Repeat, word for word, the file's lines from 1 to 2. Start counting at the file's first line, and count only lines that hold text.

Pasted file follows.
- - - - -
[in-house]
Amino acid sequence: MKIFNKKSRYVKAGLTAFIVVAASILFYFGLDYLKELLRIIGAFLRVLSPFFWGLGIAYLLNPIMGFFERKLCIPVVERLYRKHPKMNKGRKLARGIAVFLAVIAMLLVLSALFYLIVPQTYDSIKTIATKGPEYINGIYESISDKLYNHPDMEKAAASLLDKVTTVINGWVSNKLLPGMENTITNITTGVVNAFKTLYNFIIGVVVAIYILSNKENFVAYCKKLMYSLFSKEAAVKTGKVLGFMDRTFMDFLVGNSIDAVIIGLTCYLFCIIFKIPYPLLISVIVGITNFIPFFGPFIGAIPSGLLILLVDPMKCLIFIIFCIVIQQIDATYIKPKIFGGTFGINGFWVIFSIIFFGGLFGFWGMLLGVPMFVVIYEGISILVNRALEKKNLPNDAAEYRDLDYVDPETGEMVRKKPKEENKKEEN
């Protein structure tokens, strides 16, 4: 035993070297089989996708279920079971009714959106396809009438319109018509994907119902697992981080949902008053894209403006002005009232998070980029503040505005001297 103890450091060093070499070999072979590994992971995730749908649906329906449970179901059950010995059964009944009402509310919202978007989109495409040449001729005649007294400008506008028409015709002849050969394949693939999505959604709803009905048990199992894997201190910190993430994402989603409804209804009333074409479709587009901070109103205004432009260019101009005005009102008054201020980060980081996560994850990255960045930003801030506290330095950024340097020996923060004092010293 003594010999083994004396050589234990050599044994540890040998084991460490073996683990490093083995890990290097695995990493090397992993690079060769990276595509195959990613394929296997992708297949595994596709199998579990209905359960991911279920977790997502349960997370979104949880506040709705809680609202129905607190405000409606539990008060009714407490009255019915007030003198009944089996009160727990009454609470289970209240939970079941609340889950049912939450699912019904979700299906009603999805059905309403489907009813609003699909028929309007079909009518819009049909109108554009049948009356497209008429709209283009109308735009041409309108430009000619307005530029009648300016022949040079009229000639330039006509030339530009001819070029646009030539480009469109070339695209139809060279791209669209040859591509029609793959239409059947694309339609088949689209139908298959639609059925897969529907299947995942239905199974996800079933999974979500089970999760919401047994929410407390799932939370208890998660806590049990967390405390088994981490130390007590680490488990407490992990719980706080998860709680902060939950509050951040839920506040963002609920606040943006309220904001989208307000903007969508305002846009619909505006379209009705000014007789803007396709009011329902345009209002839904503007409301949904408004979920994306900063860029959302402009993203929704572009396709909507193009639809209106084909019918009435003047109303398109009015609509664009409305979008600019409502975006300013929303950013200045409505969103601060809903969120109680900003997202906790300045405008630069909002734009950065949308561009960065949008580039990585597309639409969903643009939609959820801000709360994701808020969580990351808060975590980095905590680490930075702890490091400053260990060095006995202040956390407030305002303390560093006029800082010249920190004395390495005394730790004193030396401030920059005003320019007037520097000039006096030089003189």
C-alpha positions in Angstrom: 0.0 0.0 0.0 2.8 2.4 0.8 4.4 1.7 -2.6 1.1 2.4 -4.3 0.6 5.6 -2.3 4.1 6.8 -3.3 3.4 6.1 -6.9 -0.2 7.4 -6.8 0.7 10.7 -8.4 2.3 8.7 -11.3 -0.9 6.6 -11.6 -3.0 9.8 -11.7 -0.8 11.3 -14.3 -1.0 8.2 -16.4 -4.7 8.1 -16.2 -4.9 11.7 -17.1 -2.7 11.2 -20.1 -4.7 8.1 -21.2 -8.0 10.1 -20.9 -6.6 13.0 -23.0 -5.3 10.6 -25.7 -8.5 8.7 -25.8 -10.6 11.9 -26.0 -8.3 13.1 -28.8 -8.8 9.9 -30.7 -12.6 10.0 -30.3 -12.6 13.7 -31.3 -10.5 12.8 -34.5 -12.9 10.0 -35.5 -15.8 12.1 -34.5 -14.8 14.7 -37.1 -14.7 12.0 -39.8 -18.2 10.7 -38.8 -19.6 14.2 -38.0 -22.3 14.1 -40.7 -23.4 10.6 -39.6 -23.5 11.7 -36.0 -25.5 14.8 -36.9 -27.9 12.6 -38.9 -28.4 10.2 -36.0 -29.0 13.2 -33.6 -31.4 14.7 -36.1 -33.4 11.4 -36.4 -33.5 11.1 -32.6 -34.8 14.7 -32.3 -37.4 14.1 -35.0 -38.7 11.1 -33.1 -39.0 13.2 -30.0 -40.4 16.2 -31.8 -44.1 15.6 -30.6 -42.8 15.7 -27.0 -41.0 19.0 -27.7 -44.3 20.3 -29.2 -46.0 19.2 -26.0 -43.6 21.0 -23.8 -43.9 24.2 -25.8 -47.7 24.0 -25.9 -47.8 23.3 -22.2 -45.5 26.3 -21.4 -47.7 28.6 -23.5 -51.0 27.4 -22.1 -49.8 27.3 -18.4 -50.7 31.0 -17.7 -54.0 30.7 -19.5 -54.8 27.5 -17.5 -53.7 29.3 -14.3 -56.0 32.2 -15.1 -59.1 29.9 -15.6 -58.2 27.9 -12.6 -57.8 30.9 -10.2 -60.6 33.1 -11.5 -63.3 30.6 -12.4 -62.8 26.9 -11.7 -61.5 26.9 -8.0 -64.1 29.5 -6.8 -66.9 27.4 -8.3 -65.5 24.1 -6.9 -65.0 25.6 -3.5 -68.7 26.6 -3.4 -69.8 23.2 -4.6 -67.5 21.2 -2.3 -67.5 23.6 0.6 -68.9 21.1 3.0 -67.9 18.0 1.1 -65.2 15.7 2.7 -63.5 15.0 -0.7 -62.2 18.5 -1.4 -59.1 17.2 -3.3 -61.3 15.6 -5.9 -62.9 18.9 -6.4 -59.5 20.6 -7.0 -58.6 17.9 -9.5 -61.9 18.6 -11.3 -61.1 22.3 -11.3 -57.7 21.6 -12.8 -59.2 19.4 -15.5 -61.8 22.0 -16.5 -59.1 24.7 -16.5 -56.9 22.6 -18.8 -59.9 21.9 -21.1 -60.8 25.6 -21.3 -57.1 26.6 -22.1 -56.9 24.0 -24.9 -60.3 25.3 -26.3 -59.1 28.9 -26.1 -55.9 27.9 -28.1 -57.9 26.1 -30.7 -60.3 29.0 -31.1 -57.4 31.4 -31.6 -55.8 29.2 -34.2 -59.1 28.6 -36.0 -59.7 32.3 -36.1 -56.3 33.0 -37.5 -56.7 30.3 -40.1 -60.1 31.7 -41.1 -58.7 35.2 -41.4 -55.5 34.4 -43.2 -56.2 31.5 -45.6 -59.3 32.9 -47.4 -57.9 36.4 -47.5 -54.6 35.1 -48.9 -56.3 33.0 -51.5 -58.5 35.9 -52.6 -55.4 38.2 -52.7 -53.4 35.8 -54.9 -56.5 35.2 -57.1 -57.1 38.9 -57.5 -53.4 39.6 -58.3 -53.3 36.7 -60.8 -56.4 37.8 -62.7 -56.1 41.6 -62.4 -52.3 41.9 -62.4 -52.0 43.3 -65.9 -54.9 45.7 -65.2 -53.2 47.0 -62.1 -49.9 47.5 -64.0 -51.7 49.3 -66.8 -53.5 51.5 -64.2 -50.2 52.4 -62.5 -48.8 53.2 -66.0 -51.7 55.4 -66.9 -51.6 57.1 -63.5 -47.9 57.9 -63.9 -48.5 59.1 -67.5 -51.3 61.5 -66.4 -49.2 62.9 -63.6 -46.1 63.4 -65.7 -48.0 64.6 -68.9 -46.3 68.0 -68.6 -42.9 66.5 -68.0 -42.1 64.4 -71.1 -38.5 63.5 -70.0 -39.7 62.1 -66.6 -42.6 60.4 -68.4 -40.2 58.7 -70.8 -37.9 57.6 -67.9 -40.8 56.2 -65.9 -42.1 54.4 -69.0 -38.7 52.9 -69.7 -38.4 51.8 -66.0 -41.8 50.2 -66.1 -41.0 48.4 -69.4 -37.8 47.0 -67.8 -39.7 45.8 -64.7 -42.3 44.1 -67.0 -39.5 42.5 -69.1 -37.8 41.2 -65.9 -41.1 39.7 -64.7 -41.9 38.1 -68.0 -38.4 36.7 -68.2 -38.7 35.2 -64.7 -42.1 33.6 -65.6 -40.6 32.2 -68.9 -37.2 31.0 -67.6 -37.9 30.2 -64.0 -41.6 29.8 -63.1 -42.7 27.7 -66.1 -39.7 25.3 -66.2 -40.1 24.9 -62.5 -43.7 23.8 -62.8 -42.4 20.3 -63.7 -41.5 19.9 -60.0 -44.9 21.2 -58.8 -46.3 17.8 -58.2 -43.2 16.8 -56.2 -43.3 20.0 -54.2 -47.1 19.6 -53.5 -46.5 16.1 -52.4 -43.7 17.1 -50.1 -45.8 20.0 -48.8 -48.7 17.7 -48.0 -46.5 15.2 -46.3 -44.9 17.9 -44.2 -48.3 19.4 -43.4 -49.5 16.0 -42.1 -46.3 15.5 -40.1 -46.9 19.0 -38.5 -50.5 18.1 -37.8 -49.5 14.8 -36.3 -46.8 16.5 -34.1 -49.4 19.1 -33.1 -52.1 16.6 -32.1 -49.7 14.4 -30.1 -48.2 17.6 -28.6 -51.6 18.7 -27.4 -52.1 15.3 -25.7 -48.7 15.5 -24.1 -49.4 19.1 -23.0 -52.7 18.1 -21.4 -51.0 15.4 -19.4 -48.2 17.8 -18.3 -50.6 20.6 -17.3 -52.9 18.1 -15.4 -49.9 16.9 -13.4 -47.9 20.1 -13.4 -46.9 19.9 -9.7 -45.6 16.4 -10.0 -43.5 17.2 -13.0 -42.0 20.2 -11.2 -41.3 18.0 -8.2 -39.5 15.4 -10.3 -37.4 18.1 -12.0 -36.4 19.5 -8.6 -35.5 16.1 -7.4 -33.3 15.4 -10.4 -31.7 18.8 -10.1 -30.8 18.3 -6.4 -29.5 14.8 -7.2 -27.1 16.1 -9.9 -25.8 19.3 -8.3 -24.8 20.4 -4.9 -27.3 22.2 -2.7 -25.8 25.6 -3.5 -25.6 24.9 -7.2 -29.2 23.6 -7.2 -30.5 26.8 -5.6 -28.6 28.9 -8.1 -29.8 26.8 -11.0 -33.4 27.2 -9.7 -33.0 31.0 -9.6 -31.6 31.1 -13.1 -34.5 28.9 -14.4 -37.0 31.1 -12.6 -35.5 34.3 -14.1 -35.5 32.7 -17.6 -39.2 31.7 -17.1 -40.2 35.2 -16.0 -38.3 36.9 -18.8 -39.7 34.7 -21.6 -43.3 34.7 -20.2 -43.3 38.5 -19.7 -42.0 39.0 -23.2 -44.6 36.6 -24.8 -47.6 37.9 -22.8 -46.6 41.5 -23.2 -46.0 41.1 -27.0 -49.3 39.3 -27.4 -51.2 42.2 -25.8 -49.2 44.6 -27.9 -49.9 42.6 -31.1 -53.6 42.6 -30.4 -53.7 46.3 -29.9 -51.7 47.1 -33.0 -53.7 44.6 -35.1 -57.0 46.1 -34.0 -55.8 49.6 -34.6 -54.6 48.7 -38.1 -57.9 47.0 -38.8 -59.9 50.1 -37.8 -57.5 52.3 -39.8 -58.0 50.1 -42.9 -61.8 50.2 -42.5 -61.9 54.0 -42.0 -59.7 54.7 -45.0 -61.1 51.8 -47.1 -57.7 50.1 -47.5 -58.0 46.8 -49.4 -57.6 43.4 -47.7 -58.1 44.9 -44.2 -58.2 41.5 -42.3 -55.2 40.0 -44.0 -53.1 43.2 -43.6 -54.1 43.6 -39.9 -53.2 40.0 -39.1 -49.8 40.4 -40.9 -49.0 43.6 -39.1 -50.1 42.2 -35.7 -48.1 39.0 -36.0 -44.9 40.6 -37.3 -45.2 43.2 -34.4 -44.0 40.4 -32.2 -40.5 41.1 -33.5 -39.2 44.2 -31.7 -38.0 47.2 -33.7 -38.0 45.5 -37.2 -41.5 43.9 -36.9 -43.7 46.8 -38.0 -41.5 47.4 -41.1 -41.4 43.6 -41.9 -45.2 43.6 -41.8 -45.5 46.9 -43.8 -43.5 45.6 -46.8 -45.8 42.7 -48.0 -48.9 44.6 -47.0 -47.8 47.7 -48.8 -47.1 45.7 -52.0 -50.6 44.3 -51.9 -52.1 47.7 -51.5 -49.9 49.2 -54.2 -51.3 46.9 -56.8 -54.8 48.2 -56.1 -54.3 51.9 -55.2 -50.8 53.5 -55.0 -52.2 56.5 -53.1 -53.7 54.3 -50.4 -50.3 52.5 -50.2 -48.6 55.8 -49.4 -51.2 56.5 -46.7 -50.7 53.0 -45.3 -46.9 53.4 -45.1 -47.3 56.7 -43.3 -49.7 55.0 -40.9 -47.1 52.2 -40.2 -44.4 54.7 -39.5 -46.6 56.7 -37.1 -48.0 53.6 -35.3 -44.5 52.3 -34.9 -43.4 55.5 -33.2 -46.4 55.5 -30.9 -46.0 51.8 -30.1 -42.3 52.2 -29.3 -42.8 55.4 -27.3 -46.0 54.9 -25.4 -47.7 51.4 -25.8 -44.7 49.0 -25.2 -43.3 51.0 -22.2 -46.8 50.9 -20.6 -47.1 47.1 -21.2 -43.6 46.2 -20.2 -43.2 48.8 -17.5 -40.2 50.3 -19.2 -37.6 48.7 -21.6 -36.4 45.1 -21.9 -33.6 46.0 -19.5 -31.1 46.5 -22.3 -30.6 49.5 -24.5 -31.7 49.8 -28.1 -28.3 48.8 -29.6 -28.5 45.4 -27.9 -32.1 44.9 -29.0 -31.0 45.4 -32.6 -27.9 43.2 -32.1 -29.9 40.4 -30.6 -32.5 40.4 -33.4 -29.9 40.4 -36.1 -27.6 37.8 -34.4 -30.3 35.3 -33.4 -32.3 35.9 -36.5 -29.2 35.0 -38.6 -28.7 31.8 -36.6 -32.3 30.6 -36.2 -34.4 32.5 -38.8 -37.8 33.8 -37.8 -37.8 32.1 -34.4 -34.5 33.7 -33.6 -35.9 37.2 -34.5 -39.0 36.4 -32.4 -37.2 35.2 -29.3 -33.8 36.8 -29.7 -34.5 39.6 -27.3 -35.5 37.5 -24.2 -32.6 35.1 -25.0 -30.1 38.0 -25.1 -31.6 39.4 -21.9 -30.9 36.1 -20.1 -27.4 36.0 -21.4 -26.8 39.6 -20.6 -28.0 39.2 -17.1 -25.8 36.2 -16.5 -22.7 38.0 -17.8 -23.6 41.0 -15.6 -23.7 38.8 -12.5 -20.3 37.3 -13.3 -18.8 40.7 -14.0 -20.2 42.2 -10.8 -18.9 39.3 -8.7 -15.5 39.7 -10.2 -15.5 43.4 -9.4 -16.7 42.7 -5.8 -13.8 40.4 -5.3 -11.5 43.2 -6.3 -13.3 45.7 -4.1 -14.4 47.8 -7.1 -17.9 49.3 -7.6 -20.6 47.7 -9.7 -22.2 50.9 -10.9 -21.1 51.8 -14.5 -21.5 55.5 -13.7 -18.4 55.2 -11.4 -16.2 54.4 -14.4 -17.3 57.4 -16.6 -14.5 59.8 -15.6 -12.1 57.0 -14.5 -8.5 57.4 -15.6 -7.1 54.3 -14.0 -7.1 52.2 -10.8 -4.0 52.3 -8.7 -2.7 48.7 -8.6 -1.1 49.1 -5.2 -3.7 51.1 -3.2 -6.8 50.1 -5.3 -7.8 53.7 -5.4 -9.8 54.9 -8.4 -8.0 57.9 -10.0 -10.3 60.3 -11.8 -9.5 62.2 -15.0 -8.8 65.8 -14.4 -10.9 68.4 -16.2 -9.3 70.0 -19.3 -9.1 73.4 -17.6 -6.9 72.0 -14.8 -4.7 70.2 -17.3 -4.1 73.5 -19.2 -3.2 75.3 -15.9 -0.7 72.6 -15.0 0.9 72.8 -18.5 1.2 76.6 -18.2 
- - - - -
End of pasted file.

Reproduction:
[in-house]
Amino acid sequence: MKIFNKKSRYVKAGLTAFIVVAASILFYFGLDYLKELLRIIGAFLRVLSPFFWGLGIAYLLNPIMGFFERKLCIPVVERLYRKHPKMNKGRKLARGIAVFLAVIAMLLVLSALFYLIVPQTYDSIKTIATKGPEYINGIYESISDKLYNHPDMEKAAASLLDKVTTVINGWVSNKLLPGMENTITNITTGVVNAFKTLYNFIIGVVVAIYILSNKENFVAYCKKLMYSLFSKEAAVKTGKVLGFMDRTFMDFLVGNSIDAVIIGLTCYLFCIIFKIPYPLLISVIVGITNFIPFFGPFIGAIPSGLLILLVDPMKCLIFIIFCIVIQQIDATYIKPKIFGGTFGINGFWVIFSIIFFGGLFGFWGMLLGVPMFVVIYEGISILVNRALEKKNLPNDAAEYRDLDYVDPETGEMVRKKPKEENKKEEN